Inhaling nicotine and cancer-causing toxins through an e-cigarette isn't just un-cool — it's not safe.
Your Local Health | Written by BJ Towe
According to a study by the Centers for Disease Control (CDC) and Prevention, 29 percent of high school students report using e-cigarettes — called “vaping.” Melissa Pote, D.O., a Family Medicine physician with The Iowa Clinic, says, “Perhaps the high usage is because people still think e-cigarettes are safe. But they're not.”
In fact, e-cigarettes — once thought as a healthy alternative to smoking tobacco — contain varying levels of harmful substances and contribute to unhealthy behaviors. Specifically, Dr. Pote warns her young patients and their parents about nicotine addiction.
Although the liquid used in e-cigarettes contains lower levels of nicotine than traditional cigarettes, it's still addictive. And, reports the CDC, vaping doubles the odds that the user will advance to smoking traditional cigarettes.
“Nicotine increases blood pressure and heart rate, and evidence also shows that it can be harmful to brain development. Adolescents are particularly vulnerable to those issues,” says Pote.
Potentially high levels of formaldehyde
A strong, colorless, but toxic chemical often used in the manufacture of building products. Created by oxidizing methanol (a volatile flammable liquid alcohol that is also toxic), formaldehyde is a known carcinogen.
According to an analysis published in the New England Journal of Medicine, exposure to formaldehyde from e-cigarettes (based on similar chronic use as tobacco) could be as much as 15 times higher than from smoking cigarettes.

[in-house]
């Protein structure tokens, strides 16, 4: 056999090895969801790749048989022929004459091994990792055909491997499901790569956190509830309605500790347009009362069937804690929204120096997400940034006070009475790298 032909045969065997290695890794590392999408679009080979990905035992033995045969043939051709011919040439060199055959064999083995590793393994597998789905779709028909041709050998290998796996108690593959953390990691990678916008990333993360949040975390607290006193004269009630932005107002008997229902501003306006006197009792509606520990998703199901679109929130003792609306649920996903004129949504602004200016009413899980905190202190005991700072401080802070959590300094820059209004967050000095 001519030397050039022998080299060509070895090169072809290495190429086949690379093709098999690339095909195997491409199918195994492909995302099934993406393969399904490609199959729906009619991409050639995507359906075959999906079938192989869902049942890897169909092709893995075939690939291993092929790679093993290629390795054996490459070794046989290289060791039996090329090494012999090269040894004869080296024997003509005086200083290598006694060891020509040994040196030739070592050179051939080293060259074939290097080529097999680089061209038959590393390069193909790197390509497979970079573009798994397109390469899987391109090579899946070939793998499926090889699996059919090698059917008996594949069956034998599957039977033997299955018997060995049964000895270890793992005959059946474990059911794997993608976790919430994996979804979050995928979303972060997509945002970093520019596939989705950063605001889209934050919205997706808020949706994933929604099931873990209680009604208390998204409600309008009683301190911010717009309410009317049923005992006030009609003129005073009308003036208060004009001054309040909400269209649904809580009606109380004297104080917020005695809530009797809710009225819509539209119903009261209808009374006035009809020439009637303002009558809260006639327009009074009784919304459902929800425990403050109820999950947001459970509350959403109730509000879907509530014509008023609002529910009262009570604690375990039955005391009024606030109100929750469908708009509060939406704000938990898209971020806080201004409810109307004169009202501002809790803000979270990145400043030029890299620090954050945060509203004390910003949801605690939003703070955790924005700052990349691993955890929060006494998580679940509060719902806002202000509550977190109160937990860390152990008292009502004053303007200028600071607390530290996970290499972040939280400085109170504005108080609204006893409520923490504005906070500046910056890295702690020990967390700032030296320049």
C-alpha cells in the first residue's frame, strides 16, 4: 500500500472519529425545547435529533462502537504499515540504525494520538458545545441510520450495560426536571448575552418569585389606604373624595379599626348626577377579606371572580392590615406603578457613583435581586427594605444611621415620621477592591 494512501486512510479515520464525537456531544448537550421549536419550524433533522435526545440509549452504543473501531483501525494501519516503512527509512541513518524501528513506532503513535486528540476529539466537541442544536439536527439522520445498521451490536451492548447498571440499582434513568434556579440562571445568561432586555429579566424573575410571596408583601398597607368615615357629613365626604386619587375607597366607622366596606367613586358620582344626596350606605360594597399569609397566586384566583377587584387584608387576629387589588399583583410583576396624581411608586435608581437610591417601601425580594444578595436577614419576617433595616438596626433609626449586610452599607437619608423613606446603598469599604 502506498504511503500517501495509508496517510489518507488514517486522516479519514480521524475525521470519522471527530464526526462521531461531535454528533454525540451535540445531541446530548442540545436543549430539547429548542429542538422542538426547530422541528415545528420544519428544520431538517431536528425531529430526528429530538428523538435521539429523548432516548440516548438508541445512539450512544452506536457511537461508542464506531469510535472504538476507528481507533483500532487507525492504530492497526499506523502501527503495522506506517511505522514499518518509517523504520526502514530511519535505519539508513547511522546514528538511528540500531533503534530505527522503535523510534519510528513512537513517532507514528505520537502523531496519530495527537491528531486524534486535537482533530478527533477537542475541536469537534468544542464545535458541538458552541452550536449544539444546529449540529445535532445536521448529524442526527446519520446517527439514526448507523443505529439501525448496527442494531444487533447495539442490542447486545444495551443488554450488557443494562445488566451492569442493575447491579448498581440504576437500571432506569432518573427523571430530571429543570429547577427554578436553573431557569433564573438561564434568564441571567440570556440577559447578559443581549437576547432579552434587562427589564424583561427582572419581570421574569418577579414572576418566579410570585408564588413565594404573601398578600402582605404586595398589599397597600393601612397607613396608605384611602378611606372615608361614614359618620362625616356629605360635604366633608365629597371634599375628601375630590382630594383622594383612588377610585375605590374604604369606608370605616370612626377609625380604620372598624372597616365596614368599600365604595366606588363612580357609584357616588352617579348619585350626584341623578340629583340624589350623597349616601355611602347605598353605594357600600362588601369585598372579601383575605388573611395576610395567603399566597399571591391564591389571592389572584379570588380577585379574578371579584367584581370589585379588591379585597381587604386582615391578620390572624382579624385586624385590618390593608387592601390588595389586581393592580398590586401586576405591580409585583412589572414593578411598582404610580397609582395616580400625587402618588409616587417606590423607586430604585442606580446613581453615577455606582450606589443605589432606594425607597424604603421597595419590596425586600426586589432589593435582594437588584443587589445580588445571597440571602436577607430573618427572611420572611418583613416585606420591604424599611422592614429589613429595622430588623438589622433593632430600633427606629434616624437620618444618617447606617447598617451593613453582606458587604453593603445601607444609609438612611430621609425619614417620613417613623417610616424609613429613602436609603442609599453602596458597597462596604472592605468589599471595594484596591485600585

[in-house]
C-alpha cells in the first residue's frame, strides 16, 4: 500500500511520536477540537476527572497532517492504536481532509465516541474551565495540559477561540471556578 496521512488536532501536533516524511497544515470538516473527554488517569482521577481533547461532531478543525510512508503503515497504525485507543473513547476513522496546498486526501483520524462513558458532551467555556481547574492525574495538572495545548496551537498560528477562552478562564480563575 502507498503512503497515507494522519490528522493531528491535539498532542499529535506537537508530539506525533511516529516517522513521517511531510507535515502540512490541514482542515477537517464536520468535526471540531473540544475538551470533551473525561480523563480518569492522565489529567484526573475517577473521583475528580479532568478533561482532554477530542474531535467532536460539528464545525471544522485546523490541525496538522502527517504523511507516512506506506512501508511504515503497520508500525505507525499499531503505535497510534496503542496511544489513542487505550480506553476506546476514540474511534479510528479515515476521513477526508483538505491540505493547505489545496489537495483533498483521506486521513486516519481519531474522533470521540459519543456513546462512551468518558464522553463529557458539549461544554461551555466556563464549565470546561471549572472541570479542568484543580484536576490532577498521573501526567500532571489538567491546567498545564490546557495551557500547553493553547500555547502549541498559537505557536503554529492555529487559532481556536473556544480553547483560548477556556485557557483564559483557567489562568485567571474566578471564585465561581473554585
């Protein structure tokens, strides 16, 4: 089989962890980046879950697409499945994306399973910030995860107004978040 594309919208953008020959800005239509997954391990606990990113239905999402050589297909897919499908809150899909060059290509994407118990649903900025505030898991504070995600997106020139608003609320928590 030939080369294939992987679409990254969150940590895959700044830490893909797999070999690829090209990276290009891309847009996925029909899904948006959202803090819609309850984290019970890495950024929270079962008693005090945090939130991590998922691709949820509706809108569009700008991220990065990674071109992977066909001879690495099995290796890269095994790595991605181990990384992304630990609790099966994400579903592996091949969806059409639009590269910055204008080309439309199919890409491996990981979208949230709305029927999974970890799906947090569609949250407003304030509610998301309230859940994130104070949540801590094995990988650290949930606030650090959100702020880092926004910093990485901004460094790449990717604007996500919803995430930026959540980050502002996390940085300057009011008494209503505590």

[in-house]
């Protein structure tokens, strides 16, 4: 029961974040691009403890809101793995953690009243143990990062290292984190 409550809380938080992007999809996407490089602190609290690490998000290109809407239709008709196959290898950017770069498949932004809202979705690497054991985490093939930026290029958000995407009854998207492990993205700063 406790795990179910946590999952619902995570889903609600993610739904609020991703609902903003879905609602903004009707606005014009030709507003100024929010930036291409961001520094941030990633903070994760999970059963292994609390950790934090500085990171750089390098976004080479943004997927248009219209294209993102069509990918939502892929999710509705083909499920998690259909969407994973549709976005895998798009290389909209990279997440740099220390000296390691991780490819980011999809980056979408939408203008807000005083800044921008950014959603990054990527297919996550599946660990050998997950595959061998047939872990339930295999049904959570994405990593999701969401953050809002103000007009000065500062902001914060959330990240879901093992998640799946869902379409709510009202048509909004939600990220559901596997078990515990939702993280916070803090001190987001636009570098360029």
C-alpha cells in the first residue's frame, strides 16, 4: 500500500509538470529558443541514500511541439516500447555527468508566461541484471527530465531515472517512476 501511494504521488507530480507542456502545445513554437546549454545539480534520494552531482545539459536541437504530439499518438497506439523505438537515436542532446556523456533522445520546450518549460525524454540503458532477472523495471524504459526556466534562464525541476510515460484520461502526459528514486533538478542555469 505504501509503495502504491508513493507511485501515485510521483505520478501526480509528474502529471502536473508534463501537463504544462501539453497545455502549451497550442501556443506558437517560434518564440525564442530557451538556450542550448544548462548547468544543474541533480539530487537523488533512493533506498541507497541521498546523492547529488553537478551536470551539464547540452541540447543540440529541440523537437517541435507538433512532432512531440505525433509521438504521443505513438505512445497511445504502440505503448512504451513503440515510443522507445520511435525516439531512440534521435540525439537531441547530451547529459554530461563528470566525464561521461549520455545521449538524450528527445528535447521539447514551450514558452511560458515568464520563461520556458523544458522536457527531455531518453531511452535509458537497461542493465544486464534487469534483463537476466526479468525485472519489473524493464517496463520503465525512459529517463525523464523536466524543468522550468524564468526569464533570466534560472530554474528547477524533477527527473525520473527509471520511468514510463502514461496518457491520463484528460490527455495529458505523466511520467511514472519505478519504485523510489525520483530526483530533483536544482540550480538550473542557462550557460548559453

Other cancer-causing ingredients.
“Some liquids also contain lead, arsenic, and propylene glycol — the same chemical found in antifreeze,” says Pote.
“The liquid used in e-cigarettes comes in flavors such as cotton candy and strawberry, but it's as dangerous as having bleach in your cupboard. Parents who use e-cigarettes should keep the liquid locked up and out of reach,” says Pote.
Use is Easy to Hide
“It's very difficult to detect that someone is smoking e-cigarettes. You can't smell tobacco smoke on their clothes and it doesn't cause teeth to yellow,” says Pote. Therefore, she urges parents to educate their children.
“It's important to have open communication with your kids about the negative effects of nicotine and other chemicals contained in e-cigarettes as well as regular tobacco,” she says.
Illegal for Iowa’s Minors
In June 2014, Iowa enacted legislation making it illegal for retailers to sell alternative nicotine and vapor products to individuals under the age of 18.
Because of the clear hazards, the American Academy of Family Physicians and other medical groups are actively lobbying for stricter national regulations on the distribution and marketing of e-cigarettes. Further, the Food and Drug Administration has proposed that it regulate e-cigarettes in the same way it regulates tobacco products, meaning that it would be illegal to sell e-cigarettes to minors in any state.